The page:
Summary: "Academic Achievement Among Juvenile Detainees"
August 15, 2017
Grigorenko EL, Macomber D, Hart L, Naples A, Chapman J, Geib CF, Chart H, Tan M, Wolhendler B, Wagner R. “Academic Achievement Among Juvenile Detainees.” J Learn Disabil. 2015 Jul-Aug;48(4):359-68. doi: 10.1177/0022219413500991. Epub 2013 Sep 24. PubMed PMID: 24064502.
A new screener has been developed for use in juvenile detention centers, with the goal of better administering academic placement exams to these students! Standardized tests are often difficult to give out in these locations, for they require well-trained moderators and long testing periods. However, this new screener hopes to amend these concerns by being delivered electronically, thus allowing for quicker exam times, less time spent training instructors, and group administration. The questions asked are determined based on answers to preceding ones, and the tested skills fall into one of three groups: recognizing and understanding words, reading comprehension, and math abilities (both word problems and algebraic equations, each going up to an eighth grade level). Having a test that is both easy to administer and accurate in its scoring is essential in this population, for past research indicates heightened rates of learning disabilities among criminal populations of all age groups and that timely academic advising is essential to social rehabilitation and ease of future learning.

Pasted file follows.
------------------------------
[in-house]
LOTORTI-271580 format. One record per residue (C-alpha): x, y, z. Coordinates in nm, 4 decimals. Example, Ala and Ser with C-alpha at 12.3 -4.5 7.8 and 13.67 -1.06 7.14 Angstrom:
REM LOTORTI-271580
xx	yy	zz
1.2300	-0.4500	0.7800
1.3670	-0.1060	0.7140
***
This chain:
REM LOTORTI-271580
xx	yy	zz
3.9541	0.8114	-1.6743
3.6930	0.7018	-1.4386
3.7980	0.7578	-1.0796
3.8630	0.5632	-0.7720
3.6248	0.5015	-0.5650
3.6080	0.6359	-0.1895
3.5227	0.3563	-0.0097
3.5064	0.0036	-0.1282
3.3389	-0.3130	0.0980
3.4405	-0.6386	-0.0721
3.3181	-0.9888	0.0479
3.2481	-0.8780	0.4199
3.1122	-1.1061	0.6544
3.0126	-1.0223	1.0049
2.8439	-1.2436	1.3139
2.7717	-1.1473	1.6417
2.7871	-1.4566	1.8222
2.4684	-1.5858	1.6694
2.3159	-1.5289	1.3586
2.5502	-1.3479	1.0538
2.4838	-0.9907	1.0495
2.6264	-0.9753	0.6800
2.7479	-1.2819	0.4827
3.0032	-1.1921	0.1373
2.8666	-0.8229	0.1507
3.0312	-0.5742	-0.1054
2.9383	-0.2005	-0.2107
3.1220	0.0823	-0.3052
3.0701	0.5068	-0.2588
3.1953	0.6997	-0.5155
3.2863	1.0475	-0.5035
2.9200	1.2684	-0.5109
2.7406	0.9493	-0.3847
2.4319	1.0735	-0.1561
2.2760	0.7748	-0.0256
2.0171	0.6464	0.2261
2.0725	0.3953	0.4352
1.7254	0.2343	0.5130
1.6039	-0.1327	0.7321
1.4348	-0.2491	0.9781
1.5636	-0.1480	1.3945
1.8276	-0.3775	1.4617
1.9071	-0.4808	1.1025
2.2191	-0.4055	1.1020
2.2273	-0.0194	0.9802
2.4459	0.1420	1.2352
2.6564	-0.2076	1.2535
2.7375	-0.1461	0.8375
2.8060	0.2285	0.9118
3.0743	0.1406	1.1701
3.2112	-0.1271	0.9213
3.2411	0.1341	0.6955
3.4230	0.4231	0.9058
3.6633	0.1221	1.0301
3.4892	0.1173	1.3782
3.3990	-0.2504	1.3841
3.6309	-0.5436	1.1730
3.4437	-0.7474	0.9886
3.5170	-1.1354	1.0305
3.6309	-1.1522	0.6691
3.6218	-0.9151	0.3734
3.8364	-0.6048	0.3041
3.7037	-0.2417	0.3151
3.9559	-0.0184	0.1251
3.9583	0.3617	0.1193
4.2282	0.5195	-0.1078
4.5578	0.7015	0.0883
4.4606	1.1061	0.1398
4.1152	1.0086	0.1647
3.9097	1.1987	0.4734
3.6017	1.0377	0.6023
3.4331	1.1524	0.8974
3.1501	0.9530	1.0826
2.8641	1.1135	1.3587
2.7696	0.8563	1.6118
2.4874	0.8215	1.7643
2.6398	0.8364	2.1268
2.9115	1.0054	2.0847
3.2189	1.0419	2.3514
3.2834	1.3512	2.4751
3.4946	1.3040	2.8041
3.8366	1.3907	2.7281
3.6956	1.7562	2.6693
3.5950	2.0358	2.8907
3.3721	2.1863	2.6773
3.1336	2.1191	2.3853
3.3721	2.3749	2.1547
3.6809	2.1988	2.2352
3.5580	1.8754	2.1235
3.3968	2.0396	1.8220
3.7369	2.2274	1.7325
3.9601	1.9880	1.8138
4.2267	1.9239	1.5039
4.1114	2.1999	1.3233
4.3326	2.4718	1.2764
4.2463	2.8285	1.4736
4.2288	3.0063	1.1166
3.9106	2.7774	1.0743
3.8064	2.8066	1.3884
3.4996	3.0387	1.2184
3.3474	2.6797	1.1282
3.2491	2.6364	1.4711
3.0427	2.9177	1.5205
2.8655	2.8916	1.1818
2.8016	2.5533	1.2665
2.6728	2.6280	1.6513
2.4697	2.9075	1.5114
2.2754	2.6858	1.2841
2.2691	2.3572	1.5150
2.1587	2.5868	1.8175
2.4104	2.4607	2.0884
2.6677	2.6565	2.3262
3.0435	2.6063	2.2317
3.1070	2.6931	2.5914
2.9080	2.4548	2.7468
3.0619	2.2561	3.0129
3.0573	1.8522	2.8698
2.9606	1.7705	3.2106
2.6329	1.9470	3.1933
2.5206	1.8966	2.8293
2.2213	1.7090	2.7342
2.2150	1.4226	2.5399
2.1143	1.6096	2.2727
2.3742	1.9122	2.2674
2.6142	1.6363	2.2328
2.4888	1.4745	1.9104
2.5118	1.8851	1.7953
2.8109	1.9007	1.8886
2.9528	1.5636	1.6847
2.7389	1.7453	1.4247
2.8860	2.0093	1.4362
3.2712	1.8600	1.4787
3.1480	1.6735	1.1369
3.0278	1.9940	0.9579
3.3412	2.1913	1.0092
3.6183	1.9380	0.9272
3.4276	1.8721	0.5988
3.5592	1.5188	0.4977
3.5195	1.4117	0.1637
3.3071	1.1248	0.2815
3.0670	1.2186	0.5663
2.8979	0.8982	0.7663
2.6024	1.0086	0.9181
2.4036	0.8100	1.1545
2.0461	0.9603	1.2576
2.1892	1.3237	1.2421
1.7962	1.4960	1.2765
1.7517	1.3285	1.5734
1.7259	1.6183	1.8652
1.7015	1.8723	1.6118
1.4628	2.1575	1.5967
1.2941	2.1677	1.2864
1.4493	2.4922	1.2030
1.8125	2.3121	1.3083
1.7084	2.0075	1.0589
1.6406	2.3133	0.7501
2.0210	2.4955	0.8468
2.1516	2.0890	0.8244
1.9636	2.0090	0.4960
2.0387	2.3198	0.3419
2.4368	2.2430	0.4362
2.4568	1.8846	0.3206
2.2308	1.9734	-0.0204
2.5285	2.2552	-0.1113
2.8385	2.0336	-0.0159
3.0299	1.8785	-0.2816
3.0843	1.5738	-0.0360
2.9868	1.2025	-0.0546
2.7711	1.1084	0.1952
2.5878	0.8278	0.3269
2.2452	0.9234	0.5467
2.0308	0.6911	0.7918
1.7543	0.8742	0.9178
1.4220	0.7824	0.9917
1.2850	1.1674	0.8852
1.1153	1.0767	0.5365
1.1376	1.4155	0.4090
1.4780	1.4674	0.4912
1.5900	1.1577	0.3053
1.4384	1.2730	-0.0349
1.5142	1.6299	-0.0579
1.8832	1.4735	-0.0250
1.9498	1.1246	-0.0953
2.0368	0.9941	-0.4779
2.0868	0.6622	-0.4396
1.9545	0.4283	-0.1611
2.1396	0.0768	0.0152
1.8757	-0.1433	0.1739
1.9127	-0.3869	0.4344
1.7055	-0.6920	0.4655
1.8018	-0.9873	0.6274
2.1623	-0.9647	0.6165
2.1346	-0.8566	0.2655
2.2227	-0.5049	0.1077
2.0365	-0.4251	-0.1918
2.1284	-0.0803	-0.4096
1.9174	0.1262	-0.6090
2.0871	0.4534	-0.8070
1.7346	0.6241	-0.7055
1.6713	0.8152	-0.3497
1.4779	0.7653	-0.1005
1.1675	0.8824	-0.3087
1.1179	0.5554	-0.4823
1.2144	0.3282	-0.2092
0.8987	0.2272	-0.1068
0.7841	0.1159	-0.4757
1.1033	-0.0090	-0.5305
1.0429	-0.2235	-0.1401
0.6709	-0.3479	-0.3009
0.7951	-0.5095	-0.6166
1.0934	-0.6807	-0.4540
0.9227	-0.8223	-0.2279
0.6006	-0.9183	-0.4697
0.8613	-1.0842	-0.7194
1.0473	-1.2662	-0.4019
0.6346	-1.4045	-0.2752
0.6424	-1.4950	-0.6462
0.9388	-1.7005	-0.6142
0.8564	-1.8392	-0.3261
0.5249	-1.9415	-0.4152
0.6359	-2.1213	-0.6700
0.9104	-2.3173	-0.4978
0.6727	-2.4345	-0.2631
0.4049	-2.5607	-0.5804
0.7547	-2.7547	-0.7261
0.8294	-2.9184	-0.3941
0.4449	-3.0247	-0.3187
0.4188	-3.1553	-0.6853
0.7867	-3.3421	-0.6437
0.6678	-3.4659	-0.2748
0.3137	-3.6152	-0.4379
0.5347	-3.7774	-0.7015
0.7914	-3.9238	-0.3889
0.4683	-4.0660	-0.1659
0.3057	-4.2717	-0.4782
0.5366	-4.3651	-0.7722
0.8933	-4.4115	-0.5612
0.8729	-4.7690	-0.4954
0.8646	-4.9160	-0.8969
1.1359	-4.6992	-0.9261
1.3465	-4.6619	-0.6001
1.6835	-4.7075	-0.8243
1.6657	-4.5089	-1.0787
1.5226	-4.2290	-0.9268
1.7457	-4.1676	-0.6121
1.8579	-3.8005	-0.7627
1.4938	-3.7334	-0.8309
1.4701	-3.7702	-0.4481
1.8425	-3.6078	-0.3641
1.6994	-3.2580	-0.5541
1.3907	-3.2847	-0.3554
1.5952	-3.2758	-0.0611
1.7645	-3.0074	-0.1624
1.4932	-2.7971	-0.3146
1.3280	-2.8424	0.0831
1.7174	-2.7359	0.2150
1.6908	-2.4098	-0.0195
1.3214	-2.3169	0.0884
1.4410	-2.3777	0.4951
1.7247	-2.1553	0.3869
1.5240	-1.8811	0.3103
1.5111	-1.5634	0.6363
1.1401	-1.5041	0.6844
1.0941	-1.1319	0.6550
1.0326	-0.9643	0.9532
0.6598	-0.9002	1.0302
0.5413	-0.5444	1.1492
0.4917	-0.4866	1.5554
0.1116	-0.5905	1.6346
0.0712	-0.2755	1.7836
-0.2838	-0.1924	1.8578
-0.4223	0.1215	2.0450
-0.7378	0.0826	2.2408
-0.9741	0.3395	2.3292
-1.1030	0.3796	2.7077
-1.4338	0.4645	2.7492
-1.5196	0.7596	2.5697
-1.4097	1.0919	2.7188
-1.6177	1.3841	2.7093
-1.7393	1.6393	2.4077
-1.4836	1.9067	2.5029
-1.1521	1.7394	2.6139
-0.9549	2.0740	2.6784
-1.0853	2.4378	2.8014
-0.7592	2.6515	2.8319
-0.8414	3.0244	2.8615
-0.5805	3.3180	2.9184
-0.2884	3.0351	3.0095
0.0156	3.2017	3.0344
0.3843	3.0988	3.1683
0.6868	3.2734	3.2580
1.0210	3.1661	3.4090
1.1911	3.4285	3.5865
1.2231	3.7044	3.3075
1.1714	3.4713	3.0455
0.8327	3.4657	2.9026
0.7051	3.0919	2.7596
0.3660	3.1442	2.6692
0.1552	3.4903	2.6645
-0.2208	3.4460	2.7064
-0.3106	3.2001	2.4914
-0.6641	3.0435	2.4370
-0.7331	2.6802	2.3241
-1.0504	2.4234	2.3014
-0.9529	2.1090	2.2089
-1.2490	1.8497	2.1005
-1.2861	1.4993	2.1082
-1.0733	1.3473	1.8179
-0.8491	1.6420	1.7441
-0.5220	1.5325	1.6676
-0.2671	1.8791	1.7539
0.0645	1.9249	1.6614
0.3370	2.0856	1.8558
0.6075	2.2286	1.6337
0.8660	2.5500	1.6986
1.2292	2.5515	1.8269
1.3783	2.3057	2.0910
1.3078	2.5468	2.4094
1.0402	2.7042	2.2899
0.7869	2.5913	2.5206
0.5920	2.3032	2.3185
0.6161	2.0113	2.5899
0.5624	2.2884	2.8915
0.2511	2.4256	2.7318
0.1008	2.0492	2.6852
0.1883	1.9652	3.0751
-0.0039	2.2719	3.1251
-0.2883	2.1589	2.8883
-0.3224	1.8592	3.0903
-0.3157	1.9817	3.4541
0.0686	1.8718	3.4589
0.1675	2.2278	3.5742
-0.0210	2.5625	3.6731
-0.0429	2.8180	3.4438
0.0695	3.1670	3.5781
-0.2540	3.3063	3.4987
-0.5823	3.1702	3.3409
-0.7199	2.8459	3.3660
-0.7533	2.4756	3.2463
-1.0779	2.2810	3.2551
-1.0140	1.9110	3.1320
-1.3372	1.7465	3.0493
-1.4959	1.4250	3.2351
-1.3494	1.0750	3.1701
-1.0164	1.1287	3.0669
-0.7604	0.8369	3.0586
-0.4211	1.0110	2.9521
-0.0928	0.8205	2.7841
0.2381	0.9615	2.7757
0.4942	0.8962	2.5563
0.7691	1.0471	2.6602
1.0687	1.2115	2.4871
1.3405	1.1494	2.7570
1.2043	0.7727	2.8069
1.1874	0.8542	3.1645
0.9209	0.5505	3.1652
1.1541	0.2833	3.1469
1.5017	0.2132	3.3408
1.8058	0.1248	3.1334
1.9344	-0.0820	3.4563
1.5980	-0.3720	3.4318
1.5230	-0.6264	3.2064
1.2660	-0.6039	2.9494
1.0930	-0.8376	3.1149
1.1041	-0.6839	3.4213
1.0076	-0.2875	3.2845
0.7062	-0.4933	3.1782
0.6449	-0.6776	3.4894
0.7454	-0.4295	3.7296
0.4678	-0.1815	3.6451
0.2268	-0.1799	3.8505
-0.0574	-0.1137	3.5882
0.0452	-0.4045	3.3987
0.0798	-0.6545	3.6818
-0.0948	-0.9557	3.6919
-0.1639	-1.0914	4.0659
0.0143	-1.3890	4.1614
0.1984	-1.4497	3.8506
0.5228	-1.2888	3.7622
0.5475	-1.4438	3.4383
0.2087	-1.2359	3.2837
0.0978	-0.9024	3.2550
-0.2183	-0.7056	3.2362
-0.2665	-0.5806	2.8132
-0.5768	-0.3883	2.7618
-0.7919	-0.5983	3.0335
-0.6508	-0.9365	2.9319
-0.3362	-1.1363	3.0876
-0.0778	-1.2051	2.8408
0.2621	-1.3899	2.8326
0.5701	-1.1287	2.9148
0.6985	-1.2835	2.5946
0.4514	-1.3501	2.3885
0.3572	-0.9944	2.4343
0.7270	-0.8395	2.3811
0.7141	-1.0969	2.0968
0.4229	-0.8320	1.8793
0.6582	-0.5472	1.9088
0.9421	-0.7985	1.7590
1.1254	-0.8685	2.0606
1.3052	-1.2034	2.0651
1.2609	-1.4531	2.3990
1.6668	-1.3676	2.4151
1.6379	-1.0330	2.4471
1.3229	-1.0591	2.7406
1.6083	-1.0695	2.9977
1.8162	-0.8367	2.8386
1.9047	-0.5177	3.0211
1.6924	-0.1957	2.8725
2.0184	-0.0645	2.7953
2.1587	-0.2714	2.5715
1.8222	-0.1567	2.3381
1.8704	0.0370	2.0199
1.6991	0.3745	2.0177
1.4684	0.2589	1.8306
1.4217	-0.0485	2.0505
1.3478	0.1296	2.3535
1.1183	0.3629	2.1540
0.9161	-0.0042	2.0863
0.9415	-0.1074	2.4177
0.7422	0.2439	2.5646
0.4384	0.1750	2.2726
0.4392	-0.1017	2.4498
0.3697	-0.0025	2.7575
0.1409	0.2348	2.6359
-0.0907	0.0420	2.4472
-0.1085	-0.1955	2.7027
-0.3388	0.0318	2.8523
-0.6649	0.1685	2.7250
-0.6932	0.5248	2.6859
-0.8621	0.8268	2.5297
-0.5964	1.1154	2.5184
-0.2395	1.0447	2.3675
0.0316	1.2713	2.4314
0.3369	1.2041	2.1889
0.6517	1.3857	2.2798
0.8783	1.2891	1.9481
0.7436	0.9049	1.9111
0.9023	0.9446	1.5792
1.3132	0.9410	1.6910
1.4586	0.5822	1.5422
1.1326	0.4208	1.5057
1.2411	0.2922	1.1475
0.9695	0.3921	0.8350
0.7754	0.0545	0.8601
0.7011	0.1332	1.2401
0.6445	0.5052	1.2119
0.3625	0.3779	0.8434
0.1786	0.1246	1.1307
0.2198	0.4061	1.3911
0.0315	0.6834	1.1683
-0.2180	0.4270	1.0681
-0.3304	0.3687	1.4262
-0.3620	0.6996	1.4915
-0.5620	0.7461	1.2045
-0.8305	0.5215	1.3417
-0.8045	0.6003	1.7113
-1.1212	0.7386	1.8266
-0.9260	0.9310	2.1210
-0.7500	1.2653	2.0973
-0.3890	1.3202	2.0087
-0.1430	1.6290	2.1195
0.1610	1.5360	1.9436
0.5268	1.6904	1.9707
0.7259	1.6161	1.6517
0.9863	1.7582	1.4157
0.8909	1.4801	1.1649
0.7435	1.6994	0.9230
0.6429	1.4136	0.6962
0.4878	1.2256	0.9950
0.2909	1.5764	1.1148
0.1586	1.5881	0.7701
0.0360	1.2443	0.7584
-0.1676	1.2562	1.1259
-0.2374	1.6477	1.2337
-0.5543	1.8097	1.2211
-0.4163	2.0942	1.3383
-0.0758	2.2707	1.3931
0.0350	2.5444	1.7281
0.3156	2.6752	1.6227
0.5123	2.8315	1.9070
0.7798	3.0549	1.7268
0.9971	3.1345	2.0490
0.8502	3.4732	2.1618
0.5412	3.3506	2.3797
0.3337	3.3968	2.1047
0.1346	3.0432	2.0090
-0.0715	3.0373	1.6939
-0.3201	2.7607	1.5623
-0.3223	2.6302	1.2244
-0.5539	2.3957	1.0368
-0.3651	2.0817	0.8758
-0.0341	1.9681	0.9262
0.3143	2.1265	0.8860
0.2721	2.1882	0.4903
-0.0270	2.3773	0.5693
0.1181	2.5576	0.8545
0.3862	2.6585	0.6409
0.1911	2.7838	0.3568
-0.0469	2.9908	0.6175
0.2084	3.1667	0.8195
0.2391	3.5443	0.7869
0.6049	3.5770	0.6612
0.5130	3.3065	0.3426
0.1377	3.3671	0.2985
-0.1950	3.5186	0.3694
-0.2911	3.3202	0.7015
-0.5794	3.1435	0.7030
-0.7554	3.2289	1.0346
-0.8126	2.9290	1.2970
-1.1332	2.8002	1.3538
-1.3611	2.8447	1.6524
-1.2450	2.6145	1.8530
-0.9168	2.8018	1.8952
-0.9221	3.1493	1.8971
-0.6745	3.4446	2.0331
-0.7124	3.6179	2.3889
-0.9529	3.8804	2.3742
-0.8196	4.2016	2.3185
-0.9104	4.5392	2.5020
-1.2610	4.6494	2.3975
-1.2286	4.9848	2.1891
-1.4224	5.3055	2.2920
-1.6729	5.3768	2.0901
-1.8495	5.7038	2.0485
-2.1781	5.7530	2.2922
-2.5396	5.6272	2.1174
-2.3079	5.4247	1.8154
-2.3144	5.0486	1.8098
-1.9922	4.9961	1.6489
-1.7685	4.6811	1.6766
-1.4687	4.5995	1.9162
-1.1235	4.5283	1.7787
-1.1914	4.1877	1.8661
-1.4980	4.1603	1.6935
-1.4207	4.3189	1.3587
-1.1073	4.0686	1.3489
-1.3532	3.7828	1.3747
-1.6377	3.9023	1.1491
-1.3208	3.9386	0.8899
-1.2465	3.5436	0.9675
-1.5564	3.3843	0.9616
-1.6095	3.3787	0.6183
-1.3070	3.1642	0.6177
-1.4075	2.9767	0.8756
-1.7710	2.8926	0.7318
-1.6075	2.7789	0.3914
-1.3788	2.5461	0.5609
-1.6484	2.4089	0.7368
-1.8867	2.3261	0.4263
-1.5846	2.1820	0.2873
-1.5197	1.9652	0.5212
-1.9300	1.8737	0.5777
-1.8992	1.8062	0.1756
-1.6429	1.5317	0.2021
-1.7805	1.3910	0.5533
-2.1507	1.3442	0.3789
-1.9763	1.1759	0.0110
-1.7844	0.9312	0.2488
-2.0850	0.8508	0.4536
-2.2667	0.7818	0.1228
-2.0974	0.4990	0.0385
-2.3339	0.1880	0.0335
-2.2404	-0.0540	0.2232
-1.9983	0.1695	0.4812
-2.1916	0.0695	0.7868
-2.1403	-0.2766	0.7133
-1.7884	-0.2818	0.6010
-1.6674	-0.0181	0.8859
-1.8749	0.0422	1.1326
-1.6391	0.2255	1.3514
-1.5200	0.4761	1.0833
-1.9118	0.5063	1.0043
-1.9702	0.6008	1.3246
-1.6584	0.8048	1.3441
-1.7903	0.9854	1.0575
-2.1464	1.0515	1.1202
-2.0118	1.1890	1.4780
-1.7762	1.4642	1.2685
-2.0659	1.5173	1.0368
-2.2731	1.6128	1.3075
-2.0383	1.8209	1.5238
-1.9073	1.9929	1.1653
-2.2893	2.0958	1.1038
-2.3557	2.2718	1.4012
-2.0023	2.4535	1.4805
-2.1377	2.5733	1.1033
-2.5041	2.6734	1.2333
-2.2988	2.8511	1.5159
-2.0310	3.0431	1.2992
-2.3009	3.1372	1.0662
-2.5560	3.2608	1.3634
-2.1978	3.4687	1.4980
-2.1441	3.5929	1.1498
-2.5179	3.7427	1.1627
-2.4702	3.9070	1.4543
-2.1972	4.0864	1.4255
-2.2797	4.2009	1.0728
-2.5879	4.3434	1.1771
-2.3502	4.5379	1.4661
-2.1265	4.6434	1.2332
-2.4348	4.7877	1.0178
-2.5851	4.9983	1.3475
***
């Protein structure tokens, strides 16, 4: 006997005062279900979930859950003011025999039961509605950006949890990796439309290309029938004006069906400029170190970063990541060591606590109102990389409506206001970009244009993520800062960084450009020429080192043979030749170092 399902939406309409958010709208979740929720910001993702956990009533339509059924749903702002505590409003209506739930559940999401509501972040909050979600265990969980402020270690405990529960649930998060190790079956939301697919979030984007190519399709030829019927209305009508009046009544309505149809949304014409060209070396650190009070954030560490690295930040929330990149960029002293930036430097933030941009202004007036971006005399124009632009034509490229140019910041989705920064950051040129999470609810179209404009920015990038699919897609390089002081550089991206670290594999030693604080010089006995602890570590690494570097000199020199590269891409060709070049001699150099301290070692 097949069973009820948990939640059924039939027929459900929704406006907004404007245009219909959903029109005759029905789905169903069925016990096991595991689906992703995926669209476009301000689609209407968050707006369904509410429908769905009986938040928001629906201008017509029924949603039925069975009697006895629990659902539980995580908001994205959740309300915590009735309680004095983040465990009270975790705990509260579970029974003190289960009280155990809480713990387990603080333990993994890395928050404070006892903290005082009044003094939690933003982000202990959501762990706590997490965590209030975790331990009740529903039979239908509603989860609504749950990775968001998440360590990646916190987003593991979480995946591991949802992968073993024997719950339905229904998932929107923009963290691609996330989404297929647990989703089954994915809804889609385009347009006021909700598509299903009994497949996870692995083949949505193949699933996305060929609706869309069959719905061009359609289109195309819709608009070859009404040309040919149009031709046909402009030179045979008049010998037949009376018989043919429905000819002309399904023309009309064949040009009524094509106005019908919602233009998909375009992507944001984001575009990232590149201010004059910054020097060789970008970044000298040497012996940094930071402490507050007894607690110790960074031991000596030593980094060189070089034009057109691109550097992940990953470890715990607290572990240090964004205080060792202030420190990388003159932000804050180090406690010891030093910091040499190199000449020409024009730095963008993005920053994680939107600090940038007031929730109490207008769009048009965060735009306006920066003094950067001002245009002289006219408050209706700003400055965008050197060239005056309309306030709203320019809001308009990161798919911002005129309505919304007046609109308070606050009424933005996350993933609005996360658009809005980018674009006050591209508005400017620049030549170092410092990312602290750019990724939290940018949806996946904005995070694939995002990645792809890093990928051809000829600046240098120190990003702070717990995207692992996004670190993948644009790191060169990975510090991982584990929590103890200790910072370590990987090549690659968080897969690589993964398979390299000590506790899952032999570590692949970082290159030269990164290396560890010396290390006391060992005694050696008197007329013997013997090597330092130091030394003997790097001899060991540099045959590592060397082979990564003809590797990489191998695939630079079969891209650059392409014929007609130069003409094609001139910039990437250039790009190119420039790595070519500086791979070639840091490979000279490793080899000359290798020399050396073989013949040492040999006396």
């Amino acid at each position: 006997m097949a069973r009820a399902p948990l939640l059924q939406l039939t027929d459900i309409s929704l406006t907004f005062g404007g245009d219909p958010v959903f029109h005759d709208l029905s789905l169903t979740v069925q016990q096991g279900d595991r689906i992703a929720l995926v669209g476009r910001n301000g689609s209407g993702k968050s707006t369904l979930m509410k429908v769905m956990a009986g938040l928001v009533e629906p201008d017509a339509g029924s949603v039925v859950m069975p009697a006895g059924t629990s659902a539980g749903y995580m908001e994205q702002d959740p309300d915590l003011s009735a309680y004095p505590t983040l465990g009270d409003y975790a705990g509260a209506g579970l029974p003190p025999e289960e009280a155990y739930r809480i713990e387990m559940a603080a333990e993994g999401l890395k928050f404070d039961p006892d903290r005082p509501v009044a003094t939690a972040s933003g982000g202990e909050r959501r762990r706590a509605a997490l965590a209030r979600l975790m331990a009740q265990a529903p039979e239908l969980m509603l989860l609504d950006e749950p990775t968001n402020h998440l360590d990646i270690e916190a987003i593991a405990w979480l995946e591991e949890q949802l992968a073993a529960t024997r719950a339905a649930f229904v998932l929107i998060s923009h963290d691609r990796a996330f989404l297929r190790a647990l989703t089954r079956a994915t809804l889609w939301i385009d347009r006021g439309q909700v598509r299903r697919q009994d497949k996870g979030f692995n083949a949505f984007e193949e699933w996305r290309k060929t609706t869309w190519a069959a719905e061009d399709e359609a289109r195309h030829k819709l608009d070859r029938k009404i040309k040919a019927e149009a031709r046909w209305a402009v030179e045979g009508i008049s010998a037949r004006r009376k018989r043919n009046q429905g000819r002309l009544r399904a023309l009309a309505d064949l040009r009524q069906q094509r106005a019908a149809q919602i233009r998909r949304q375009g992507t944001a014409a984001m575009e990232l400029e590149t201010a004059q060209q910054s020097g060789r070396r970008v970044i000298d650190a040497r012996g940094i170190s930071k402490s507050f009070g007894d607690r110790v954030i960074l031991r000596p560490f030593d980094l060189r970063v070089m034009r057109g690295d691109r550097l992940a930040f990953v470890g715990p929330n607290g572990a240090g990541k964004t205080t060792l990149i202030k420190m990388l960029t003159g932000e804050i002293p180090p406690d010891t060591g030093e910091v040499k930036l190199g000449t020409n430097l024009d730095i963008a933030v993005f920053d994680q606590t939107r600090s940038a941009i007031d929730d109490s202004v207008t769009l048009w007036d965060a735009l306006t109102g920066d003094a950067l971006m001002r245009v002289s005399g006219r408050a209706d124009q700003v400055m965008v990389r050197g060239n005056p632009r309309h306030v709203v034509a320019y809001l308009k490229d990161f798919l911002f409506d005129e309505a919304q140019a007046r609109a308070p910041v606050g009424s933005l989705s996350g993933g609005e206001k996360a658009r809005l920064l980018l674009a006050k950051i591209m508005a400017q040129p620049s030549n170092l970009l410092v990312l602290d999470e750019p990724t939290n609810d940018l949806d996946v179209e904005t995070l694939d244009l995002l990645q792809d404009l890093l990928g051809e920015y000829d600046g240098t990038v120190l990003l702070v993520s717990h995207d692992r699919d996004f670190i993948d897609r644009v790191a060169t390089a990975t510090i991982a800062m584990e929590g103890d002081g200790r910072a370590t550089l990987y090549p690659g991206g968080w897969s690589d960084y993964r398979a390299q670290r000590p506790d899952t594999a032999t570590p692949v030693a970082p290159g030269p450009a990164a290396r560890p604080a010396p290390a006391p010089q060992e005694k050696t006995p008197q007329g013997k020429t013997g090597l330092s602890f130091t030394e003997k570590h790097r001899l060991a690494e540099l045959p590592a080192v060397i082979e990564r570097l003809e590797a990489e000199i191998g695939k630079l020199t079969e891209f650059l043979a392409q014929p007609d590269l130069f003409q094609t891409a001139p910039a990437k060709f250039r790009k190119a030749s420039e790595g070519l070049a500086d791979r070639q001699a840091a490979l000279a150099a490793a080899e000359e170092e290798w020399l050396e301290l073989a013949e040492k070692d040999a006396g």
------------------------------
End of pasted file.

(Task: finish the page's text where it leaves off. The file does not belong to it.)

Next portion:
To test the accuracy of this new screener, which was administered to all juveniles detained in Connecticut, some of the students also took the WRAT – an established exam with slightly different question categories – and their scores were compared. The results were promising! Students who scored higher in one area of the WRAT also tended to score higher on similar portions of the new screener, and students who struggled in one area of the exams (such as reading comprehension) also tended to struggle with other components (such as solving word problems). A score of 75 or lower on the WRAT was used as evidence of a learning disability, and based on this and on the scores of those students who took both exams, a comparable threshold was determined for the new screener. The results found revealed that most, but not all, of the juveniles were far below the academic level where they should have been, results which past studies have supported. Although further work on the new screener is still necessary, it nevertheless is off to a great start and is indicative of the necessity for more research regarding why criminal tendencies correlate with learning disorders.